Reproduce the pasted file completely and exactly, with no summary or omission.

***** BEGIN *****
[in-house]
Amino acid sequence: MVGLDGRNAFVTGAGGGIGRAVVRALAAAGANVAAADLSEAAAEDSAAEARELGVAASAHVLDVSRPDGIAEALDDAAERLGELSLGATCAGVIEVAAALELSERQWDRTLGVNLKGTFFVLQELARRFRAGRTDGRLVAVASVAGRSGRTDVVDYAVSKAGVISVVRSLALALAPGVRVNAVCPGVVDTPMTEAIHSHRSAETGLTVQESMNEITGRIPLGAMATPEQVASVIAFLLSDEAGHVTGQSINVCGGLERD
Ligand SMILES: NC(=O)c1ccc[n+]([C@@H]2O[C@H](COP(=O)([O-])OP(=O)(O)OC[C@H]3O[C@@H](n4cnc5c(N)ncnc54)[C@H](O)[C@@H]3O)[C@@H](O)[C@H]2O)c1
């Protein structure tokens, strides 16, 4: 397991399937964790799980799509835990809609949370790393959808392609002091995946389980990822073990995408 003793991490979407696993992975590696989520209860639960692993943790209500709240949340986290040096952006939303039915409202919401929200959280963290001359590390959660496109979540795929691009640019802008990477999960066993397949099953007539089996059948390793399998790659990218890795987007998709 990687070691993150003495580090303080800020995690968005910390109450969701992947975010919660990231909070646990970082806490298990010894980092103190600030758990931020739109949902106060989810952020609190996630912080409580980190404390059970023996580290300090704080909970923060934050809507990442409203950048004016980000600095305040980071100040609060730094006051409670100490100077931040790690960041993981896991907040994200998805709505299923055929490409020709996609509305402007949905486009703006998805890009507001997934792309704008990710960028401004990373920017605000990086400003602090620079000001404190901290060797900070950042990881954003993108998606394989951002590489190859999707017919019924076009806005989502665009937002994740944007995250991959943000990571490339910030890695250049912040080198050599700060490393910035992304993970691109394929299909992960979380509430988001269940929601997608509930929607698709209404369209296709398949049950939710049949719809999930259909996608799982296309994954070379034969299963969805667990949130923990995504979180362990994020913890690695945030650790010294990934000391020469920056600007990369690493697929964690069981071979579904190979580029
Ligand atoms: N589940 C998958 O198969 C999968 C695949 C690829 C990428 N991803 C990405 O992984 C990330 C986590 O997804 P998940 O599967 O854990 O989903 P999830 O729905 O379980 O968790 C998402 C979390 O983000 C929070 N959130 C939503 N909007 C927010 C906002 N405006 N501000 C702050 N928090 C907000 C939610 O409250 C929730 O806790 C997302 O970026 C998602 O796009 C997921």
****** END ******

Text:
[in-house]
Amino acid sequence: MVGLDGRNAFVTGAGGGIGRAVVRALAAAGANVAAADLSEAAAEDSAAEARELGVAASAHVLDVSRPDGIAEALDDAAERLGELSLGATCAGVIEVAAALELSERQWDRTLGVNLKGTFFVLQELARRFRAGRTDGRLVAVASVAGRSGRTDVVDYAVSKAGVISVVRSLALALAPGVRVNAVCPGVVDTPMTEAIHSHRSAETGLTVQESMNEITGRIPLGAMATPEQVASVIAFLLSDEAGHVTGQSINVCGGLERD
Ligand SMILES: NC(=O)c1ccc[n+]([C@@H]2O[C@H](COP(=O)([O-])OP(=O)(O)OC[C@H]3O[C@@H](n4cnc5c(N)ncnc54)[C@H](O)[C@@H]3O)[C@@H](O)[C@H]2O)c1
């Protein structure tokens, strides 16, 4: 397991399937964790799980799509835990809609949370790393959808392609002091995946389980990822073990995408 003793991490979407696993992975590696989520209860639960692993943790209500709240949340986290040096952006939303039915409202919401929200959280963290001359590390959660496109979540795929691009640019802008990477999960066993397949099953007539089996059948390793399998790659990218890795987007998709 990687070691993150003495580090303080800020995690968005910390109450969701992947975010919660990231909070646990970082806490298990010894980092103190600030758990931020739109949902106060989810952020609190996630912080409580980190404390059970023996580290300090704080909970923060934050809507990442409203950048004016980000600095305040980071100040609060730094006051409670100490100077931040790690960041993981896991907040994200998805709505299923055929490409020709996609509305402007949905486009703006998805890009507001997934792309704008990710960028401004990373920017605000990086400003602090620079000001404190901290060797900070950042990881954003993108998606394989951002590489190859999707017919019924076009806005989502665009937002994740944007995250991959943000990571490339910030890695250049912040080198050599700060490393910035992304993970691109394929299909992960979380509430988001269940929601997608509930929607698709209404369209296709398949049950939710049949719809999930259909996608799982296309994954070379034969299963969805667990949130923990995504979180362990994020913890690695945030650790010294990934000391020469920056600007990369690493697929964690069981071979579904190979580029
Ligand atoms: N589940 C998958 O198969 C999968 C695949 C690829 C990428 N991803 C990405 O992984 C990330 C986590 O997804 P998940 O599967 O854990 O989903 P999830 O729905 O379980 O968790 C998402 C979390 O983000 C929070 N959130 C939503 N909007 C927010 C906002 N405006 N501000 C702050 N928090 C907000 C939610 O409250 C929730 O806790 C997302 O970026 C998602 O796009 C997921």